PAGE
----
Hurricane Sandy and Energy Lessons Learned

20121102-162939.jpgHere I sit in an office with no power, phones, Internet or ROOF for the past 5 days, banging away on an iPad through a slow cellular hotspot to extol the virtues of hurricane preparedness. We saw it coming, but none of us really did anything about it. Now we are paying technicians to sit on gas lines and fill up trucks and empty gas containers so that we can run generators for our office and get service vehicles out to customers who have no heat and hot water. Off course, we have none either and it’s 55 degrees in our homes and offices and the temperature continues to drop. How can this be avoided in the future and what can we do about it now?

First of all, if you are reading this now, then you are better off than most. You have communications and possibly power. Power is the first thing you will need to get your heat back on, whether it be in the form of restored electricity or a generator. The Long Island Power Authority has estimated it will be 7 to 10 days before power is restored, but they have not even finished repairing the more than 50 area substations damaged, so they aren’t even starting on your neighborhood power infrastructure yet. Unfortunately, I think we are looking at another two weeks. Those of you lucky enough to have a gas fired hot water heater with a pilot light and no electronic ignition are the luckiest because you have hot water. Neighbors of ours let us shower at their house while they use the phone and Internet at our house (we have a generator, but not big enough to power an oil fired boiler with 6 circulators). Now I extol the virtues of geothermal, but would need an even bigger generator to power the heat pump and flow centers. Unfortunately, the only form of heat that does not require some form of electricity is that fireplace of yours. Even wood stoves have a fan system for the firebox heat exchanger that distributes the heat to the space. Fire that up without the fan for too long and you can damage your system. However, even those with fireplaces must be careful. My nextdoor neighbor found this out after they started a fire in their fireplace and smoked themselves out because the chimney cap had been crushed by a fallen tree during the hurricane. We fear the incidence of carbon monoxide poisoning will be the next deadly killer as others seek warmth by firing up gas heating appliances in their home that are not meant for home heating, including stoves, portable BBQs and the like. Not to mention the threat of fire hazards from all of these appliances and the generators being operated by those who have no clue as to safe operation.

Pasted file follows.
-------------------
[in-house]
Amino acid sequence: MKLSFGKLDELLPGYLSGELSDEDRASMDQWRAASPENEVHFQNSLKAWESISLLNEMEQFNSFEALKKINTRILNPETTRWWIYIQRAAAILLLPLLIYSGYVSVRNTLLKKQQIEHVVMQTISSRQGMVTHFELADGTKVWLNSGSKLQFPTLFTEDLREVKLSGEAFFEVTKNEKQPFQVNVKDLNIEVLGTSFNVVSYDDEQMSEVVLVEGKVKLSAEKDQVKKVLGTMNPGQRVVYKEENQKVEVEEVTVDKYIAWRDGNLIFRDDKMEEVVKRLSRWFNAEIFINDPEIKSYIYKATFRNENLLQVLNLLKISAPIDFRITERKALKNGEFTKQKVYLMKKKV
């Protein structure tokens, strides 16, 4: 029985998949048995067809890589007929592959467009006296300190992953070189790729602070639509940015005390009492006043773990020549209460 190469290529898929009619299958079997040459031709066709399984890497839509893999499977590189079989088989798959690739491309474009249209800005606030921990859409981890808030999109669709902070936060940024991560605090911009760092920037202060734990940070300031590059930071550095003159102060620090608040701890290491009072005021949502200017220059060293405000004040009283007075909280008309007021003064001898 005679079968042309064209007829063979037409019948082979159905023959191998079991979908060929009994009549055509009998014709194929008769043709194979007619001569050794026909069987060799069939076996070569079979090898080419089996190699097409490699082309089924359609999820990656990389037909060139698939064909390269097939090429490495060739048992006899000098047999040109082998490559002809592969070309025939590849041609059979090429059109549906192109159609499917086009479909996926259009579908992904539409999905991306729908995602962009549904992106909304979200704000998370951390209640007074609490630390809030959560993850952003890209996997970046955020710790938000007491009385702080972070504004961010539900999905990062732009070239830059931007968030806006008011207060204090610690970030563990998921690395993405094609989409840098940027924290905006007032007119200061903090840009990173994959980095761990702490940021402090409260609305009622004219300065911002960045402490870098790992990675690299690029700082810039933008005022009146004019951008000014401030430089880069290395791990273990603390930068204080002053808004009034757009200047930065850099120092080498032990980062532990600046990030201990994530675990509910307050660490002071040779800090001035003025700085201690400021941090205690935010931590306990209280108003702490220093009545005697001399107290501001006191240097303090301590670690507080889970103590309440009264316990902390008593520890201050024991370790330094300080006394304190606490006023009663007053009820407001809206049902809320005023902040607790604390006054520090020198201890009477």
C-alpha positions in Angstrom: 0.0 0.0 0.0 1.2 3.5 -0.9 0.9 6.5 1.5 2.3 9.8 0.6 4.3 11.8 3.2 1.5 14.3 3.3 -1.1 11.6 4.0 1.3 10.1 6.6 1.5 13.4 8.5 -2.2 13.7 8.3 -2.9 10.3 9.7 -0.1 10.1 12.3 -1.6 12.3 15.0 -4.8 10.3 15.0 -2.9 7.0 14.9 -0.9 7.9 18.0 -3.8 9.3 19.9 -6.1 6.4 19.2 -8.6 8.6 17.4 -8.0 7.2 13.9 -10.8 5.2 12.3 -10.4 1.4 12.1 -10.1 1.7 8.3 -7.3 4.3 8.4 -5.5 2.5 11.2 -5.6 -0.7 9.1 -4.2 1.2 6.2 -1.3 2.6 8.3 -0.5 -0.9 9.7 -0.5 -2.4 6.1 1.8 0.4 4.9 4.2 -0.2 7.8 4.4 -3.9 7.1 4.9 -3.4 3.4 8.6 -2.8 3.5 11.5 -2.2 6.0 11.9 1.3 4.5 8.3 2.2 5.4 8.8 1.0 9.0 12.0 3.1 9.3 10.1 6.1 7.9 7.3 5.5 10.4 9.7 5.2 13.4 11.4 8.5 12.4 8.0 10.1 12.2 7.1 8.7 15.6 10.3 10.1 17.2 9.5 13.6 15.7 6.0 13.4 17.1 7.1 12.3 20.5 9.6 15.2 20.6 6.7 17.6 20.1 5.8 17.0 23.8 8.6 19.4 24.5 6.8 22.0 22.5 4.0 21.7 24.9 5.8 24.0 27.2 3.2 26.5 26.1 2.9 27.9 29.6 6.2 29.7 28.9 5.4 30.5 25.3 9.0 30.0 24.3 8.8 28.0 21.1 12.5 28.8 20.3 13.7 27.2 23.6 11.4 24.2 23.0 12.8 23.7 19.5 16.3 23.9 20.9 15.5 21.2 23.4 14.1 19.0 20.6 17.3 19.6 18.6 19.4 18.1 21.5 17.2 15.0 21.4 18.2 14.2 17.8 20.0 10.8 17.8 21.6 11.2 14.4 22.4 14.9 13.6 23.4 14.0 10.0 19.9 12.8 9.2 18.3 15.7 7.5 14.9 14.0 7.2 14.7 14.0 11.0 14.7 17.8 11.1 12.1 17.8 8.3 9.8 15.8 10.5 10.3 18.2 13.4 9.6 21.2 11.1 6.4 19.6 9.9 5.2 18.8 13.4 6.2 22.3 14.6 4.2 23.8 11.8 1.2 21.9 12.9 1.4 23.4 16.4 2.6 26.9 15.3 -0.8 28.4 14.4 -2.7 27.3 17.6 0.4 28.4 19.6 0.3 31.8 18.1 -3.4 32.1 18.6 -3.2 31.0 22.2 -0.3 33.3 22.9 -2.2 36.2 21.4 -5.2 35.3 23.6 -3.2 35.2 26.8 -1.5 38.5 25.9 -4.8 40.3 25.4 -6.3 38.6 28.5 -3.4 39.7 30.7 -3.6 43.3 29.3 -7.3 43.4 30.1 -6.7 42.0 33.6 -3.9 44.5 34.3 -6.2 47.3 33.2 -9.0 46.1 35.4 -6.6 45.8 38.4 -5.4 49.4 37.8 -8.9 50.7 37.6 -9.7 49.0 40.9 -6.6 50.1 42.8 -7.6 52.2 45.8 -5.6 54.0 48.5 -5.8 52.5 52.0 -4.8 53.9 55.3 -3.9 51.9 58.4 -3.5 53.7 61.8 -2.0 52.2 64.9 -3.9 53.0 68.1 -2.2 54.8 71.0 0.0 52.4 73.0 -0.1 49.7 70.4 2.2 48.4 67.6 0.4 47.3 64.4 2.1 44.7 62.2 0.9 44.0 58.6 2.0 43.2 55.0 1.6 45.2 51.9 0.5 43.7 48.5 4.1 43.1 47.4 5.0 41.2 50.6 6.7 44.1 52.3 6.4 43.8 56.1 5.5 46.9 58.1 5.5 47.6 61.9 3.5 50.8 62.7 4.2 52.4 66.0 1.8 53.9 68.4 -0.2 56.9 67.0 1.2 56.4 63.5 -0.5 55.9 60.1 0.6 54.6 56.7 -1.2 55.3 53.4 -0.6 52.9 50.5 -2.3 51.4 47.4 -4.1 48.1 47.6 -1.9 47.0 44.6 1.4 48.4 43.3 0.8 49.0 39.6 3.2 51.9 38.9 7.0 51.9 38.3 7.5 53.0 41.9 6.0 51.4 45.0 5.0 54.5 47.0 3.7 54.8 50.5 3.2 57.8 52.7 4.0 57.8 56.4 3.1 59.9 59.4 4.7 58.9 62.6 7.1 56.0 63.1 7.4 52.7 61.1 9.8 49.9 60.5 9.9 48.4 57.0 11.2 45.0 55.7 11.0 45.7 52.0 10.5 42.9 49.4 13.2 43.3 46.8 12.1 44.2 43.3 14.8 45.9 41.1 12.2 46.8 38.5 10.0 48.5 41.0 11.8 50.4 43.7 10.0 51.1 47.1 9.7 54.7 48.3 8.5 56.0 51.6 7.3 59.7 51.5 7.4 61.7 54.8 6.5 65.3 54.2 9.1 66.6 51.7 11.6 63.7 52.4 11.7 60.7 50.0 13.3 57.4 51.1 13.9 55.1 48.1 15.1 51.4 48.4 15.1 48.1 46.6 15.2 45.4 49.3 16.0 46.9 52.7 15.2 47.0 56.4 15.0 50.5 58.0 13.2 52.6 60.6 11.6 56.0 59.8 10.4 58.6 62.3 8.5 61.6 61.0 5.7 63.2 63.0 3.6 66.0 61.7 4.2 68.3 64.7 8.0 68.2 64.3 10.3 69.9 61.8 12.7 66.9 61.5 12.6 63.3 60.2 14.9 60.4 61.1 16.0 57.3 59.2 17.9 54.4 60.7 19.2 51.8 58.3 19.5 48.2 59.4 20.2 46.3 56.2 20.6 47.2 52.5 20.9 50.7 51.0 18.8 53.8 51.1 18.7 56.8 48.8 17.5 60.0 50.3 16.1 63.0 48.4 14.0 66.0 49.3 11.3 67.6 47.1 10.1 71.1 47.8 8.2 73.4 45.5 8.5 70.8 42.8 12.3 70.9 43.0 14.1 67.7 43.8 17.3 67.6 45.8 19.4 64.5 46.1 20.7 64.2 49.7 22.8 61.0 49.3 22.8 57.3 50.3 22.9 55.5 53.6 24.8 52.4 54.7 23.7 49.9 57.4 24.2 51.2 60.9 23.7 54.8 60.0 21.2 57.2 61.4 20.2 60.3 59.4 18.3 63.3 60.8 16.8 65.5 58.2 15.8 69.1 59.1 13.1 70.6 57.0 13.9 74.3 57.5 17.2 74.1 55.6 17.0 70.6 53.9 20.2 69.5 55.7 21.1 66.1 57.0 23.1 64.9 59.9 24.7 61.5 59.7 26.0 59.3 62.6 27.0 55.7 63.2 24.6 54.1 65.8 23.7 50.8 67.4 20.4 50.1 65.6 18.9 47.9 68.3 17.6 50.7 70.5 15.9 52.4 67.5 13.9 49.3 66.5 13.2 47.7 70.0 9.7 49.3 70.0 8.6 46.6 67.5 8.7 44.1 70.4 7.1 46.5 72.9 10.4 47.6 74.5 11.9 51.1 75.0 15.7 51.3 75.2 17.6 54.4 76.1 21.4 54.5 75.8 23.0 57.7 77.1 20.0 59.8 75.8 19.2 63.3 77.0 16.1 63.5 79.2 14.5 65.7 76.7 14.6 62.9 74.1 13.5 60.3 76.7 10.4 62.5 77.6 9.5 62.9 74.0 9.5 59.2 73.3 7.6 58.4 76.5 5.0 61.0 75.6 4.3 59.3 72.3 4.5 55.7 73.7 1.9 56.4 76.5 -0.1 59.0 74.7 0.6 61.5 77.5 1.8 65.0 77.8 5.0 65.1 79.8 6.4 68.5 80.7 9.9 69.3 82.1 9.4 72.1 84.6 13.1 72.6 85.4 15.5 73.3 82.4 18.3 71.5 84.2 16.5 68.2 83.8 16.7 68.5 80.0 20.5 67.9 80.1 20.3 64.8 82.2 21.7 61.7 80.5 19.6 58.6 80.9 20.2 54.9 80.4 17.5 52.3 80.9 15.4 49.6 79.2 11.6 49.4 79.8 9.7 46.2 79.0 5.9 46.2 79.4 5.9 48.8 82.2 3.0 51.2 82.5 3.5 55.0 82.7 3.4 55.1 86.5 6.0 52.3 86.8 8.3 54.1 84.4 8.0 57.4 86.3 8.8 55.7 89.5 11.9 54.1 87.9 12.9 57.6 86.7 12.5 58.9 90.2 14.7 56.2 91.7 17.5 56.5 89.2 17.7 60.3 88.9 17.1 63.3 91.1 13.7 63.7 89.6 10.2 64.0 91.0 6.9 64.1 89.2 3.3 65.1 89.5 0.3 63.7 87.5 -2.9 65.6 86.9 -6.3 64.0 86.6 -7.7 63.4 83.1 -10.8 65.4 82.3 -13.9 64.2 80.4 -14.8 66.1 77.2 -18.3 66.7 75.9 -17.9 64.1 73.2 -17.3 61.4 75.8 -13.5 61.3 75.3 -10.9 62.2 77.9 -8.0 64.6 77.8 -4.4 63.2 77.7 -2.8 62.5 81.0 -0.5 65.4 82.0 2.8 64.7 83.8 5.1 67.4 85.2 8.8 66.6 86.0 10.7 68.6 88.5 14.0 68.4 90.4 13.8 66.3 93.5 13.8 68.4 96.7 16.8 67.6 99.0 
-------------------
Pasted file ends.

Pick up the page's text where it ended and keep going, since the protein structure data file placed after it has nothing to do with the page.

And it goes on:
After fireplaces, your next best heating source in this situation might just be if you have a forced air gas furnace. Just a simple electric hook-up to your generator can get you going again because their has been no gas interruption. Those with gas fired boilers may have the added problem of multiple circulators which must be powered. This can somewhat be circumvented by backing off the flow check valves to allow mono flow of thermal back through the piping without circulator distribution. It depends upon which side of the system your installer has put the circulators, of course. Here on Long Island, more than 60% still have oil heat because National Grid and their predecessors, Keyspan, Brooklyn Union and LILCO never really expanded the gas main infrastructure into many neighborhoods. This makes your situation a bit more difficult as you must also power the oil burner and circulators as well as a fan if you have a forced air furnace.

We are open here and ready to help you restore heat as soon as you have some form of power. Perhaps it is time that we take a good lesson from the Europeans who were smart enough to bury their transmission lines after the devastation of World War II.

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